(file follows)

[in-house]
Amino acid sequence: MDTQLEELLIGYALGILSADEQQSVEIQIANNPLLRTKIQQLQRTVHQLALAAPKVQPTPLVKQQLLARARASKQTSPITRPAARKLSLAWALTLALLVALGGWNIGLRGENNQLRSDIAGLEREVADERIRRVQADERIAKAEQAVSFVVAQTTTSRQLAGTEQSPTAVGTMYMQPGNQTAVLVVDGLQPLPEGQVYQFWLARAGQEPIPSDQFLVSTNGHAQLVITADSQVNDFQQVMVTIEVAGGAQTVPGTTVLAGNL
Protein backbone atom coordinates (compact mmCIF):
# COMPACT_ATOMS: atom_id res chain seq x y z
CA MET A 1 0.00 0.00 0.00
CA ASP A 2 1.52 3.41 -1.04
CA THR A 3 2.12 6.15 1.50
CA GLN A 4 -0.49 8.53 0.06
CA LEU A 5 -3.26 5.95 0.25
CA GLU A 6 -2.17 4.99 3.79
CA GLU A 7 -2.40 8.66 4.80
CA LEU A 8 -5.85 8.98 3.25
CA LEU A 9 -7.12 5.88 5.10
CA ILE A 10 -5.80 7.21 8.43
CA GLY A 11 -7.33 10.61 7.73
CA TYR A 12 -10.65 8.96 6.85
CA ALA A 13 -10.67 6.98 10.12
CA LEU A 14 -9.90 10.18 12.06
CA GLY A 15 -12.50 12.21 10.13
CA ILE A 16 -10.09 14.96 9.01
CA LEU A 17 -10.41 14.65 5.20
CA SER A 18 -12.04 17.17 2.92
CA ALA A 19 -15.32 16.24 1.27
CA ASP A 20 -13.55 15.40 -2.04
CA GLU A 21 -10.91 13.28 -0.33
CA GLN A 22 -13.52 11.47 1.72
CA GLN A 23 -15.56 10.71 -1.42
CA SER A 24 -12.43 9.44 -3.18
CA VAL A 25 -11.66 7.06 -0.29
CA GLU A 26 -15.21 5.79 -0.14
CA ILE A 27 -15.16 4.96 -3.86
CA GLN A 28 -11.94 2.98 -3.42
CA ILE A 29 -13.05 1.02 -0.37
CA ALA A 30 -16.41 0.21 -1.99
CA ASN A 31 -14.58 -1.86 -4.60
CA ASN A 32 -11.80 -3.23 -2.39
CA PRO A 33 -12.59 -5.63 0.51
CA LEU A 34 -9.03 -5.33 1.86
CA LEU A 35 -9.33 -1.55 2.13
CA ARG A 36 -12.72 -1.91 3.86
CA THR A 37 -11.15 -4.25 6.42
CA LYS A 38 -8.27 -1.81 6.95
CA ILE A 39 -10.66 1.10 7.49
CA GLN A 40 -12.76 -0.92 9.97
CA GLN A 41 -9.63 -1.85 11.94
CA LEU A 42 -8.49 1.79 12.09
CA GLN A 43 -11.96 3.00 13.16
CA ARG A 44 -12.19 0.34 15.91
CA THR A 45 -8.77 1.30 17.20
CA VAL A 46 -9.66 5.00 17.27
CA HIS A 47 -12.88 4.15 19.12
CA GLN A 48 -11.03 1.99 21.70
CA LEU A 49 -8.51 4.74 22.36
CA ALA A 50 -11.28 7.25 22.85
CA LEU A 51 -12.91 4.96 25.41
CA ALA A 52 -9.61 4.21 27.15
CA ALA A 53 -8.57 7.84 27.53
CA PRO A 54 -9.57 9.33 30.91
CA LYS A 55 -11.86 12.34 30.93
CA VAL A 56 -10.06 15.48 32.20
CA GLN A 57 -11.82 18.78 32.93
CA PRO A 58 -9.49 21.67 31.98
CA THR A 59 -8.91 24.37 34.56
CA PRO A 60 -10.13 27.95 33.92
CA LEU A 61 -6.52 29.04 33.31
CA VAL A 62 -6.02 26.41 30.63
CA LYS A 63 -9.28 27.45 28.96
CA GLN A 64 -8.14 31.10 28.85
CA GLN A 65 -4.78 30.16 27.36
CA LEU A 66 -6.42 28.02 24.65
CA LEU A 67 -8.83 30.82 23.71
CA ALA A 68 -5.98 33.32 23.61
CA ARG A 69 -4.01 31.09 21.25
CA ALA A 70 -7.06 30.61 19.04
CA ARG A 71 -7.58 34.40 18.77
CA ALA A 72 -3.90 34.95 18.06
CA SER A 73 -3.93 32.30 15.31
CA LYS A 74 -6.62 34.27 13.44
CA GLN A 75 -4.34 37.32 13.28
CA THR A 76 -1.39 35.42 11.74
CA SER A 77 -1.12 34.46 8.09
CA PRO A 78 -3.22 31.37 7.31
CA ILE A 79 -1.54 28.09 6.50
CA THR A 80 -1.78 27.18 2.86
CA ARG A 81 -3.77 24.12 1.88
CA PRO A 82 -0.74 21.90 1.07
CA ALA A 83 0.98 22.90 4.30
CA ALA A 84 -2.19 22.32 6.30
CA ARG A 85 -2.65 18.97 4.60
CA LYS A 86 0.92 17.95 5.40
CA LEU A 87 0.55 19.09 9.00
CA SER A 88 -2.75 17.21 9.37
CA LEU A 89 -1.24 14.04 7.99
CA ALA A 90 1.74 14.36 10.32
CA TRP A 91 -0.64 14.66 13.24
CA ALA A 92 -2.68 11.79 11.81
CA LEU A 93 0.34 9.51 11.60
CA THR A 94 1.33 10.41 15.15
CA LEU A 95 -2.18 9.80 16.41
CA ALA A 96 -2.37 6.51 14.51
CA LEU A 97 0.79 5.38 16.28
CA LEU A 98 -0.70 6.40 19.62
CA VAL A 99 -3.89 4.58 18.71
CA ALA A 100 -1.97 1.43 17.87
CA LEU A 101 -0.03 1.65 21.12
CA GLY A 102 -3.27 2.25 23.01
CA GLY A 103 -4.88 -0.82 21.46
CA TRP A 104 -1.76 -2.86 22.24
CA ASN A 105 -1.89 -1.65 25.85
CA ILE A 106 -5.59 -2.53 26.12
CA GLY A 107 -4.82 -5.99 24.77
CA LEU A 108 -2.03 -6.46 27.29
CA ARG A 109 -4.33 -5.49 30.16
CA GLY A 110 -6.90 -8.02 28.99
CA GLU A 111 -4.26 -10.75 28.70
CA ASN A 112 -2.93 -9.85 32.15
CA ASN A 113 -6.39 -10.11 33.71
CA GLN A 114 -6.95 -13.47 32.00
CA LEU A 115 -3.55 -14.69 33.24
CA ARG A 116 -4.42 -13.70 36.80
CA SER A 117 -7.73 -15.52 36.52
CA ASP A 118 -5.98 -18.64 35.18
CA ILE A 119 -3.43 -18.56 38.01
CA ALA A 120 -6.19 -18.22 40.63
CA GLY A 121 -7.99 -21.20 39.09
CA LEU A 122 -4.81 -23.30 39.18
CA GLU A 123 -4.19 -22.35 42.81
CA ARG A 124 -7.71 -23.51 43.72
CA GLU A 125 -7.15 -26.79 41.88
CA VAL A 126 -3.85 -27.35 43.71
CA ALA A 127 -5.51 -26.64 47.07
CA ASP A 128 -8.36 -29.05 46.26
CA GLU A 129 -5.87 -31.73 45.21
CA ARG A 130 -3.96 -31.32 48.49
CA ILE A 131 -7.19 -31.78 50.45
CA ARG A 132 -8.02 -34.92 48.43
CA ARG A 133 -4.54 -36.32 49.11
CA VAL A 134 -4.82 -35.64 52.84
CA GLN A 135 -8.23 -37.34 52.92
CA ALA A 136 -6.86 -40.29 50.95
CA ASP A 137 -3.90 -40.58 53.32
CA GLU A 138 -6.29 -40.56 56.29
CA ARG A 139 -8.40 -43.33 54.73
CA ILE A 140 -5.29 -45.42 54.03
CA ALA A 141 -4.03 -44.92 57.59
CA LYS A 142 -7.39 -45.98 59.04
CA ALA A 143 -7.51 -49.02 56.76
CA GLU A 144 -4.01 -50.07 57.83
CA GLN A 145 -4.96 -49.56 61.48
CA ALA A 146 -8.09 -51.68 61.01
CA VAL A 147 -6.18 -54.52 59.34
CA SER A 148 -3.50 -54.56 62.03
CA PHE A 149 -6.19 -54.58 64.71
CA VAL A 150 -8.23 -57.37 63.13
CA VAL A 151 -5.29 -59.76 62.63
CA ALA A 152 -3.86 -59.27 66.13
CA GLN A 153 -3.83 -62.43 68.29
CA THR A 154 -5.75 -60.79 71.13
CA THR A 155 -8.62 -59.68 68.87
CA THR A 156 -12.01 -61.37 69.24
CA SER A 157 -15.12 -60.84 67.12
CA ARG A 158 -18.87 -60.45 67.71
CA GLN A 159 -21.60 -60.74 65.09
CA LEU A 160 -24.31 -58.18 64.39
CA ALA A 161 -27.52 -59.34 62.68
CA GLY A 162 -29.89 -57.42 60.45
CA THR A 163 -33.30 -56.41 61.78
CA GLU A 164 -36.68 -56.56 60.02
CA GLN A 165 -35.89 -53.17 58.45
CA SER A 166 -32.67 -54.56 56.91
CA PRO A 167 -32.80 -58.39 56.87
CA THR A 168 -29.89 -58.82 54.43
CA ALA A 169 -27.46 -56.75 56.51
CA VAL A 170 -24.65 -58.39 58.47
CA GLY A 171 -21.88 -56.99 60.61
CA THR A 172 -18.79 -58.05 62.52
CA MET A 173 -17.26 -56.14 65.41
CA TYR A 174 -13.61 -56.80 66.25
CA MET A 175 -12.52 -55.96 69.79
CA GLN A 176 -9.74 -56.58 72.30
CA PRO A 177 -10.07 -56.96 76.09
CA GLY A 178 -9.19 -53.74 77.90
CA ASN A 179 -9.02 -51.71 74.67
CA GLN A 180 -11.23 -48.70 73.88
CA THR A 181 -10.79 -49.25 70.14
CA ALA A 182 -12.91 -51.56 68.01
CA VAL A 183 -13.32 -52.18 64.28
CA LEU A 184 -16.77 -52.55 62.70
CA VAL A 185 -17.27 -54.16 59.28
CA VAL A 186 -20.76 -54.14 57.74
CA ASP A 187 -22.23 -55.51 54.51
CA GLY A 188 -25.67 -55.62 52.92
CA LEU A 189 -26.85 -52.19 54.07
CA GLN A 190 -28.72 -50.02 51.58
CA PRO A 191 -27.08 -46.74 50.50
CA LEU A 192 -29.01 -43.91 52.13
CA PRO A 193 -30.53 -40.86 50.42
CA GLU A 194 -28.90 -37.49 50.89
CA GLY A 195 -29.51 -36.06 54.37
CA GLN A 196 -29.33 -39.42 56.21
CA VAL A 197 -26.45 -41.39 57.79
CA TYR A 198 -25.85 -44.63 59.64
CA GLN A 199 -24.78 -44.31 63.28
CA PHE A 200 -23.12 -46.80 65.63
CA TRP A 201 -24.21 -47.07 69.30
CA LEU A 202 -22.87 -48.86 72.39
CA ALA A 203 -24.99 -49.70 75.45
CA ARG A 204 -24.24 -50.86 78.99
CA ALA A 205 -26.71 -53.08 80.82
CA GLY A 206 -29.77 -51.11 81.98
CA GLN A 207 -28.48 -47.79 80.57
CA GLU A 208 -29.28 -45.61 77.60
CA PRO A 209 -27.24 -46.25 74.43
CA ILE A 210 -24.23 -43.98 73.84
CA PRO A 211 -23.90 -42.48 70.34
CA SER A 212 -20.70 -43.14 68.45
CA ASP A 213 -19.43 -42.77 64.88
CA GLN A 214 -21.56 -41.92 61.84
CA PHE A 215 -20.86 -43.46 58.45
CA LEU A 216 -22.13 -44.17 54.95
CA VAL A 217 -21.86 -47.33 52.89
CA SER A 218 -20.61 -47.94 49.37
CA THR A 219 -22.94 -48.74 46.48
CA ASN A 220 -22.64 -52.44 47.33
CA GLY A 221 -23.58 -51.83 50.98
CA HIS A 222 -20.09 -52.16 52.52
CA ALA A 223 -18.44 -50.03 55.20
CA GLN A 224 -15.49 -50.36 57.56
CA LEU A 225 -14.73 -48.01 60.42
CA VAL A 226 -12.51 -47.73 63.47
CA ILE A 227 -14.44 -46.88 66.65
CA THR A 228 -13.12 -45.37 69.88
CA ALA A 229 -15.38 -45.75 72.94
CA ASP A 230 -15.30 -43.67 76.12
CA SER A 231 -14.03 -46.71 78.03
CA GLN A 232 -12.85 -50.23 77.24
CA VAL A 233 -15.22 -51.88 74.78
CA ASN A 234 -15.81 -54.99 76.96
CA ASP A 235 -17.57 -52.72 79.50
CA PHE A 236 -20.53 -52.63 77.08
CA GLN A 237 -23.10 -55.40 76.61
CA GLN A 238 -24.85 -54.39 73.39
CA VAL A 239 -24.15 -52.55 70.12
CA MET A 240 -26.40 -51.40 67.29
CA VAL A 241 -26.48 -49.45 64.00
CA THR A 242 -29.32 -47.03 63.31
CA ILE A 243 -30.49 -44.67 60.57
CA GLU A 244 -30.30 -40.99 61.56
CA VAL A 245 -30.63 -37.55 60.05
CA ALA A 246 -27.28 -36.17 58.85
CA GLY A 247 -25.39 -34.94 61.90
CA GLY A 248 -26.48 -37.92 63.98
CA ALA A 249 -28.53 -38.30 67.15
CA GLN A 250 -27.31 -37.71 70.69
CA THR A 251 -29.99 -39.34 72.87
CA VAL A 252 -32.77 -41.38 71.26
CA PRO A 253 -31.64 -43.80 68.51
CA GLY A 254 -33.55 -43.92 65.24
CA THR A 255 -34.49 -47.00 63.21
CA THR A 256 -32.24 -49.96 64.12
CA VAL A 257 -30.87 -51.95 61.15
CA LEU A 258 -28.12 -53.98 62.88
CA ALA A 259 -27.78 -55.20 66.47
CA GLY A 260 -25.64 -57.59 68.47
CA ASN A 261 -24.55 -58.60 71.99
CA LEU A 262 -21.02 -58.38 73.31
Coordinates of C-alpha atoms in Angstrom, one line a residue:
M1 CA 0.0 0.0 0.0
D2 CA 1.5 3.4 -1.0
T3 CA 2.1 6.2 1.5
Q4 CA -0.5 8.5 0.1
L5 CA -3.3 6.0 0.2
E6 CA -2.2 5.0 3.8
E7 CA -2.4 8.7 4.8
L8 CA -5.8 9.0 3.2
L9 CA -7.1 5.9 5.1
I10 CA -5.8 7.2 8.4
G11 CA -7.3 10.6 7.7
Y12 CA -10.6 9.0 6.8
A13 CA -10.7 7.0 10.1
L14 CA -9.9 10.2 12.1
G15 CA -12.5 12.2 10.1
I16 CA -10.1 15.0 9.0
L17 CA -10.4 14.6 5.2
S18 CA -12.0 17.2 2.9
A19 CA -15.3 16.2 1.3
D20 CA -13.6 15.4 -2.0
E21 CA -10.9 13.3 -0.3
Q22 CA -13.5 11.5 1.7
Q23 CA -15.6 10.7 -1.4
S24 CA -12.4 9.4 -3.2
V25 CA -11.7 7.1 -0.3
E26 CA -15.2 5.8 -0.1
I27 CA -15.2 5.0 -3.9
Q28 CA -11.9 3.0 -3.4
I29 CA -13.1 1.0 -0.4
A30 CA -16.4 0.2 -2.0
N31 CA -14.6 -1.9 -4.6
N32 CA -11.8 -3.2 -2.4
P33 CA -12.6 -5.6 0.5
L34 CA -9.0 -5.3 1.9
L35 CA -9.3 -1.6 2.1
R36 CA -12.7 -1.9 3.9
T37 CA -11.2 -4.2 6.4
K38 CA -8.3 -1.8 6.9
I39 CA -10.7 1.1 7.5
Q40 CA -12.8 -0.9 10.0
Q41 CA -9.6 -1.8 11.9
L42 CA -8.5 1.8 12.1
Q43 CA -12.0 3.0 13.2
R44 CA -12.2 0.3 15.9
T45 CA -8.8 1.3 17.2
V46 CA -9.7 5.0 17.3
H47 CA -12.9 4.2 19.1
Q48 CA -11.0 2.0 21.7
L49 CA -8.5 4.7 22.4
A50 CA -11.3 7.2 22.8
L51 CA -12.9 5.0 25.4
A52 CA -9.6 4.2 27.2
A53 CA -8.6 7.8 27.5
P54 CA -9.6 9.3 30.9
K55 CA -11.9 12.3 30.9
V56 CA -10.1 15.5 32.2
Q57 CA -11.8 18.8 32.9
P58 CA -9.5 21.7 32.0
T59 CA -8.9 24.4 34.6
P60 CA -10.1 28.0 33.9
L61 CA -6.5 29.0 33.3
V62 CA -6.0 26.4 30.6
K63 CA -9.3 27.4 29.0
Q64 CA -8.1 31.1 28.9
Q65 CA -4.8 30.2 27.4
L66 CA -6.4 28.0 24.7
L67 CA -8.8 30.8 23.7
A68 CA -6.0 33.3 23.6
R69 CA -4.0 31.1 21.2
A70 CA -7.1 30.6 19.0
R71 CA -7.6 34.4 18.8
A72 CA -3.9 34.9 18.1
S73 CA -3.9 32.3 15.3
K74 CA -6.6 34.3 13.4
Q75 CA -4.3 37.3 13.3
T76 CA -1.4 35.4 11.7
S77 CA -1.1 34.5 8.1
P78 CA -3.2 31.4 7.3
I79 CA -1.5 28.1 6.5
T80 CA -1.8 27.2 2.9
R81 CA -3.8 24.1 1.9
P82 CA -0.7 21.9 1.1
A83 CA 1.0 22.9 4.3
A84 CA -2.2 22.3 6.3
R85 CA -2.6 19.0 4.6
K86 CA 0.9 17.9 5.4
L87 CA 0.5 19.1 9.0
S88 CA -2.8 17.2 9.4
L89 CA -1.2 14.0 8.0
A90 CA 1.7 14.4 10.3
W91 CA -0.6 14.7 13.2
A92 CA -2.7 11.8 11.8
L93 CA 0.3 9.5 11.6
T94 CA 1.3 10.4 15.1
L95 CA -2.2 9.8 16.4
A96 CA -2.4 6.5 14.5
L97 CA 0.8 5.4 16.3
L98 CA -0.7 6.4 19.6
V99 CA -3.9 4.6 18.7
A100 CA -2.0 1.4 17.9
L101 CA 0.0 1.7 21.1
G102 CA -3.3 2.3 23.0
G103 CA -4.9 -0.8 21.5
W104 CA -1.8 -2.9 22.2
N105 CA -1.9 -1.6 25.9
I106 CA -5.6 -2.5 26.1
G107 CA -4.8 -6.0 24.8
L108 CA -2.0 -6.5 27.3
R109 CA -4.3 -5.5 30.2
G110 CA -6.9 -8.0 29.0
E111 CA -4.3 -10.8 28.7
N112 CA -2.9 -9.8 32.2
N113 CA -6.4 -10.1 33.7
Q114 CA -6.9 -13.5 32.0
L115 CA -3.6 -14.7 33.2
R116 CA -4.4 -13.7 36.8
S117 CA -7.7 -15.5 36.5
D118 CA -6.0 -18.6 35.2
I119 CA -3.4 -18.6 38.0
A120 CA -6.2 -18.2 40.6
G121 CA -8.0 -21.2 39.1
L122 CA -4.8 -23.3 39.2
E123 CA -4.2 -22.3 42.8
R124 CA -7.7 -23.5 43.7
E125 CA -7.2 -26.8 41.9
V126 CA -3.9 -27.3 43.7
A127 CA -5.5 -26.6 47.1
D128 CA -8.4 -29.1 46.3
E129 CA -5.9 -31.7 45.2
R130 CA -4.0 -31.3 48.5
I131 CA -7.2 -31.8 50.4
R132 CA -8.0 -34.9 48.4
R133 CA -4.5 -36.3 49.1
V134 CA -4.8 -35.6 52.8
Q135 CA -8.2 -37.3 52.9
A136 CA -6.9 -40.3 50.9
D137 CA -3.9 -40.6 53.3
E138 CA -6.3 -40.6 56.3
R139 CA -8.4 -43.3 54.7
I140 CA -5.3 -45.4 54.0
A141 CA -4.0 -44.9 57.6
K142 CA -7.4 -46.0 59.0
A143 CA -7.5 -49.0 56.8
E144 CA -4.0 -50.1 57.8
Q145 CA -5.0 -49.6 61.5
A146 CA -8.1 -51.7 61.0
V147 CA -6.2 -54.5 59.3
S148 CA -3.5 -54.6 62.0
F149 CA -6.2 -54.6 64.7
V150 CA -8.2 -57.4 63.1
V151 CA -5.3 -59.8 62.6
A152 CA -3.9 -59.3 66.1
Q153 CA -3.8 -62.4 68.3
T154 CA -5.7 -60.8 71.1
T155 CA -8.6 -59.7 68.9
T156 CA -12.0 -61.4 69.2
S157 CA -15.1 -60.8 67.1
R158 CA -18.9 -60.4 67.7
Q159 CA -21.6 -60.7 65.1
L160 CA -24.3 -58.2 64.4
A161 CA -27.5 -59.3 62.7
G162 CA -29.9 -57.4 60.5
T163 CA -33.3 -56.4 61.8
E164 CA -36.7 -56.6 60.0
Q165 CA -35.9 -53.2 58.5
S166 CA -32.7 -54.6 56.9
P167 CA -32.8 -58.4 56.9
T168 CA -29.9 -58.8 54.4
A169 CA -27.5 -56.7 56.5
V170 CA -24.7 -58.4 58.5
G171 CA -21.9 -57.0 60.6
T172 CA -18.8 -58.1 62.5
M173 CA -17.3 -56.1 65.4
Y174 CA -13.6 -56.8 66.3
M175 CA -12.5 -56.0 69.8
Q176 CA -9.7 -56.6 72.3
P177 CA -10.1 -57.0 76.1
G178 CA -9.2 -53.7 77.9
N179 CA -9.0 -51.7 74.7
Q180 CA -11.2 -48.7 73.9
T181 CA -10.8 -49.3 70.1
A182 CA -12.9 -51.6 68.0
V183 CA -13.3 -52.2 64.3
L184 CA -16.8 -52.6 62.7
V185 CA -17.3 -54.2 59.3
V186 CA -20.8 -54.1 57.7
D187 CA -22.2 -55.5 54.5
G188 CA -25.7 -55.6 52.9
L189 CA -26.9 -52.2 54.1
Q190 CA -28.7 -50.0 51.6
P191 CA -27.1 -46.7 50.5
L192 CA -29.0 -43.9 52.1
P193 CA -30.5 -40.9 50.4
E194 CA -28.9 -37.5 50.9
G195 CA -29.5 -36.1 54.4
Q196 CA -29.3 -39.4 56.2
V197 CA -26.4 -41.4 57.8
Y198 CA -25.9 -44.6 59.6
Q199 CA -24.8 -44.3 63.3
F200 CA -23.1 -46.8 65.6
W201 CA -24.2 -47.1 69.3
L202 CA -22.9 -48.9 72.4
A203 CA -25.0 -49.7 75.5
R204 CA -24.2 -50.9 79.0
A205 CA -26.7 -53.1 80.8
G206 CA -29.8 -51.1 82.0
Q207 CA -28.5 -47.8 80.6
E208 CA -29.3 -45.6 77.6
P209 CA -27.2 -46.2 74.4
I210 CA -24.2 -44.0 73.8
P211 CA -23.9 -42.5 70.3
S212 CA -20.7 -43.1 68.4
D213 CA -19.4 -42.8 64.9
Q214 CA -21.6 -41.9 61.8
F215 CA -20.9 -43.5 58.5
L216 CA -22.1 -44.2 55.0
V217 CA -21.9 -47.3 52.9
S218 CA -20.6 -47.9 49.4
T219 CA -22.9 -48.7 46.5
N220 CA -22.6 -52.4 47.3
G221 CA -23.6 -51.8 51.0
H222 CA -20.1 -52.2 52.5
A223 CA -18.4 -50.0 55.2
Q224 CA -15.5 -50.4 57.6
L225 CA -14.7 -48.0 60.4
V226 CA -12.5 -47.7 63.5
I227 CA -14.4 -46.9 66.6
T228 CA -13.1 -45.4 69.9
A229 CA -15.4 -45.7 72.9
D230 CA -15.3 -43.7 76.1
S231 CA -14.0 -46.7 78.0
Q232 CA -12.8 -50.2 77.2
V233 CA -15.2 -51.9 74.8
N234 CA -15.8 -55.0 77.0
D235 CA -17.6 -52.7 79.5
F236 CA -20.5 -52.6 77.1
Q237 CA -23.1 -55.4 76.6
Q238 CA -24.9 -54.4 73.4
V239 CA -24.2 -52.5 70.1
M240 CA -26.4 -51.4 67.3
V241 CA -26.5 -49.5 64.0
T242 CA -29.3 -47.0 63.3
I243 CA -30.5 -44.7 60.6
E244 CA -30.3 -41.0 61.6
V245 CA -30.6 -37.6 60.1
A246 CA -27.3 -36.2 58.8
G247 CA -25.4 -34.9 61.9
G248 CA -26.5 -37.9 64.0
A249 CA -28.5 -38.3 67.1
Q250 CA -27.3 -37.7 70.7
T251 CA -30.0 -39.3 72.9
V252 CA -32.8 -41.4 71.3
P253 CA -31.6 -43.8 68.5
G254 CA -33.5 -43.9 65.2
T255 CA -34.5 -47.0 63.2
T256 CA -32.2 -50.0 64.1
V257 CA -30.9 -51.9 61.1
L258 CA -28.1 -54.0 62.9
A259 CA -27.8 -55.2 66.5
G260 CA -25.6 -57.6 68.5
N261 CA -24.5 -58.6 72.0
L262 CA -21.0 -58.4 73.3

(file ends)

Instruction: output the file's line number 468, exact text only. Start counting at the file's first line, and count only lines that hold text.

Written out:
W201 CA -24.2 -47.1 69.3